The following sights in Slovenia have been entered onto the UNESCO World Heritage list so far: the Škocjan Caves
, which represent part of the world's natural heritage and the Idrija mercury mine
, as well as the prehistoric pile dwellings in the area of Ljubljansko barje
as part of the world's cultural heritage.
The natural pearl of the Slovenian Karst underground has been on the UNESCO list since 1986. The several kilometre-long system of
water caves that has been formed by the Reka
river through million of years incorporates astonishing halls, including one of the largest in Europe. Martel hall
is 16 metres high, 120 metres wide and 300 metres long. The natural bridges and windows
and various stalagmite shapes are astonishing as well. Only a small portion of the caves is open for tourists; in 2011, a portion of the caves that had been closed since 1965, when the path was destroyed by a big flood, was re-opened.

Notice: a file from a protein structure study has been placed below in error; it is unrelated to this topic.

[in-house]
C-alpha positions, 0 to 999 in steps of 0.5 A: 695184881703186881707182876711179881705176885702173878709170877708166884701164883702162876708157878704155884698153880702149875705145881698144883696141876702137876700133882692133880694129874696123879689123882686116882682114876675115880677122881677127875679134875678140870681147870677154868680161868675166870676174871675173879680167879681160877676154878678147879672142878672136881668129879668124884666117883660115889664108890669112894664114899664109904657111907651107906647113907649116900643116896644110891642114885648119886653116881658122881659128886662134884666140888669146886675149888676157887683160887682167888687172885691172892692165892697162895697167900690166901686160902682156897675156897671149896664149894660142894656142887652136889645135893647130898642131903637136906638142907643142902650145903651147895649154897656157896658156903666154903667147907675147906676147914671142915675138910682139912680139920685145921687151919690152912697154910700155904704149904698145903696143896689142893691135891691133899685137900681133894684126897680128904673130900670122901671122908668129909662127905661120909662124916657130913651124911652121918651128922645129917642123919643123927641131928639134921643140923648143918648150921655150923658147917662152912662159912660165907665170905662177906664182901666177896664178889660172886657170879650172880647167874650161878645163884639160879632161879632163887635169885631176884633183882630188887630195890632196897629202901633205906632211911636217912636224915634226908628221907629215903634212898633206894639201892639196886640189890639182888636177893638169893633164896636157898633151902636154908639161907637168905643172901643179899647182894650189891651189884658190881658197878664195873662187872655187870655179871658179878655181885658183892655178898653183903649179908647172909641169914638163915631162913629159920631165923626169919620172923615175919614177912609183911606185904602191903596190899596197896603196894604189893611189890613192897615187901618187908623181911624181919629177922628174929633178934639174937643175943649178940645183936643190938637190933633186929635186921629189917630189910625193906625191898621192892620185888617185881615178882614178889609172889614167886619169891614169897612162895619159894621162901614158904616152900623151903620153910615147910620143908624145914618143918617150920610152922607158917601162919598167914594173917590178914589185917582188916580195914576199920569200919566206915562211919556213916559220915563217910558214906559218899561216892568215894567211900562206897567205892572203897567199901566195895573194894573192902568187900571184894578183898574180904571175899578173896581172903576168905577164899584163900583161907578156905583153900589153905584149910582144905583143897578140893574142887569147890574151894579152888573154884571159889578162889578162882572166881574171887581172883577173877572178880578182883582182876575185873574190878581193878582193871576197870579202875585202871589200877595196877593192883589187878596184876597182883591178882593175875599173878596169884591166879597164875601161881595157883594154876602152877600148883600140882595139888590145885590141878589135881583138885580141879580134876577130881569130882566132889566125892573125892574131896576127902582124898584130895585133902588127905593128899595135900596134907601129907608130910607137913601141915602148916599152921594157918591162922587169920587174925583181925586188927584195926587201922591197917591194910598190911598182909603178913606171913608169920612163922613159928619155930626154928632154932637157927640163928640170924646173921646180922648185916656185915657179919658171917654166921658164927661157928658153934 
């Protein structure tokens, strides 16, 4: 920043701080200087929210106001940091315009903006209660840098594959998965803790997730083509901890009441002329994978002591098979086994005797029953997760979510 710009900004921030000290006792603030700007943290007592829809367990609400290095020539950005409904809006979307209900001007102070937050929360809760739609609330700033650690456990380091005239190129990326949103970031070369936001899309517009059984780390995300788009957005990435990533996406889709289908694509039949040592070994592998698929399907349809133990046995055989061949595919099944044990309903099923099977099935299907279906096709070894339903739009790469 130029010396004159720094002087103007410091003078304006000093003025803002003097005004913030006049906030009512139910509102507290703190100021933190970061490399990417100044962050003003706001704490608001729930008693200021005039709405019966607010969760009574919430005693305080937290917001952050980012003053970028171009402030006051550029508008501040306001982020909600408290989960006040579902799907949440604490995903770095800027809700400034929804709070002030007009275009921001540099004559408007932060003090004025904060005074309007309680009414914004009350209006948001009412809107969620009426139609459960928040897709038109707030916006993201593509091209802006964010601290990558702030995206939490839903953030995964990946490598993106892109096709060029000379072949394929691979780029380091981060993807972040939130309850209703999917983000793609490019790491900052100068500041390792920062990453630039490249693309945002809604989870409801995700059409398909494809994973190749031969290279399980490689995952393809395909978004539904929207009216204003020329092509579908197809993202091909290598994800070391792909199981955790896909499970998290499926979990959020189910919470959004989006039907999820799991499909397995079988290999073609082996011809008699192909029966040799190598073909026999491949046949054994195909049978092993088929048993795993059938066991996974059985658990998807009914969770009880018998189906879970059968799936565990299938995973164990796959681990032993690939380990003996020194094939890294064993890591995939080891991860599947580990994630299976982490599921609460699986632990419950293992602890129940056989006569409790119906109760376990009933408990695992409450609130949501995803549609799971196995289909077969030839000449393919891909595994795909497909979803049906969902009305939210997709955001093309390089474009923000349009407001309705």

The pile dwellings in the area of Ljubljansko barje are part of the attraction that includes 111 pile dwellings in six countries in the area of the Alps, built between 5000 and 500 B.C. For these dwellings, it is characteristic that the wood used for their construction was preserved in exceptionally good condition. The remains of the pile dwellings, constructed at the edge of Ljubljansko barje – this area used to be a lake – are now only visible in Slovenian museums
and deep underground. Besides various tools and even preserved clothes, archaeologists managed to find the oldest wheel with an axle
in the world in Ljubljansko barje. It is approximately 5200 years old.
The former mercury mine in Idrija entered the UNESCO list in 2012, together with the Almadén
mine in central Spain. In Idrija, mercury was dug out from 1490 to the mid 90's of the previous century. The Antonij’s shaft
of the once second largest mercury mine in the world now offers a picturesque depiction of the work and lives of numerous generations of Idrija miners and their families.